Kendall Cornine ’15
Ice hockey superstar Kendall Cornine ’15 set all-time scoring records at Morristown Beard School and at Rochester Institute of Technology before being drafted to play professionally for the Metropolitan Riveters of the National Women’s Hockey League (NWHL). A true pioneer of the sport, Cornine became hooked on ice hockey from an early age. She started playing hockey with her next door neighbor in the driveway when she was 6, and the rest is history. “I fell in love with the sport right away,” she said. “I loved the speed and competitiveness.”
Cornine soon traded the concrete for the ice as she took some lessons at a rink and picked up skating quickly. At MBS, she was able to gain a greater love and understanding for the sport by playing for former NHL star Bruce Driver. By the end of her high school career, she became the School’s all-time leading scorer with 104 goals and 95 assists in just 74 games (Ally Detre ’18 bested her mark by one point in 2018). Cornine was named NJ.com’s Player of the Year for the 2014-15 season, when she recorded 34 goals and 32 assists, scoring at least one goal in every game. She was also a four-time all-state selection and was named the New Jersey Devils High School Player of the Year during her junior and senior seasons.
“My fondest memories at MBS were spending time with my teammates in the locker room and on the bus,” she said. “And, of course, winning the WIHLMA (Women’s Interscholastic Hockey League of the Mid-Atlantic) championship every year.”
Capturing the WIHLMA title during her senior season was especially rewarding since the girls ice hockey roster was extremely small due to injuries. “With just eight skaters on the team, to be able to do what they did was incredible,” said Coach Bruce Driver. “Kendall came off the ice only once during the championship game, and that was during the third period.”
Cornine credits Coach Driver with being “a huge part of my MBS experience and development as a hockey player and as a person.” She is also grateful for Jenna Sumner, former Director of the Center for Teaching & Learning (CTL), for keeping her on track academically. “She knew that hockey was a huge part of my life, and that I wasn’t always the easiest in the classroom my freshman and sophomore year. She really motivated and understood me.”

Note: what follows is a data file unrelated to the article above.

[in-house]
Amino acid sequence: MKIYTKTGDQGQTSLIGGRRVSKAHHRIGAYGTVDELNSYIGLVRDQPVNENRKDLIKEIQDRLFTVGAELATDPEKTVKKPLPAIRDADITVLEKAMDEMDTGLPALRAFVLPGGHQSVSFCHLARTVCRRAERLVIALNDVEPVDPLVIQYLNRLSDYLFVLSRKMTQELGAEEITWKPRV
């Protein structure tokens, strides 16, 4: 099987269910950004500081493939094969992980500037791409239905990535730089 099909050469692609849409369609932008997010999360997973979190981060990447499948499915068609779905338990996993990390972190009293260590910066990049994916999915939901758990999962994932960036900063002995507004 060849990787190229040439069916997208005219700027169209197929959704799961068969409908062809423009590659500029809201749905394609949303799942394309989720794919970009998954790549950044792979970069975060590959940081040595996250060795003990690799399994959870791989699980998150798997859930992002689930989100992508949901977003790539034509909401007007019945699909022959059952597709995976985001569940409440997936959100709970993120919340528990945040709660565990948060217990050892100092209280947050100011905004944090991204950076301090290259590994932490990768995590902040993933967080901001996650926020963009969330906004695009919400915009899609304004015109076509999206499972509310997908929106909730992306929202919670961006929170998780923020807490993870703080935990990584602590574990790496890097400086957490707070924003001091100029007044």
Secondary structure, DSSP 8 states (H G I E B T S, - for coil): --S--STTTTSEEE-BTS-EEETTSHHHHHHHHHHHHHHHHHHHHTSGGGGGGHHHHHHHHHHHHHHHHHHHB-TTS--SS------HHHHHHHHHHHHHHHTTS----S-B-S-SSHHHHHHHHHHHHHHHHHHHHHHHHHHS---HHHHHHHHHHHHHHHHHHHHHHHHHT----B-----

After MBS, Cornine played Division I hockey for Rochester Institute of Technology, where she also re-wrote the record books and finished her career as the school’s all-time leading scorer. From there, she was selected sixth overall by the Metropolitan Riveters of the NWHL. “It was pretty amazing. Getting to come home and play for the team in my home state around family and friends has been great,” she said.
“Hockey has taught me discipline, hard work, accountability, teamwork, and about 20 other things I could rattle off,” she said. “Along with being a professional hockey player, I’m also a PE teacher at New Canaan Country School. Being an athlete, having learned many lessons throughout my playing career and from all of my coaches and mentors, really set me up to be a successful educator.”
Cornine hopes to continue to play hockey professionally for a few more years and is encouraged by the interest she has seen in the sport. “I think the growth of girls ice hockey, even since I graduated in 2015, has been exponential,” she said. “The number of teams in the state has probably doubled since I was at MBS.”
She advises today’s female student-athletes to “set goals for yourself, work hard when no one’s watching, be a great teammate, and believe that you can take yourself and your sport to the next level. This is an amazing time to be a woman in sports.”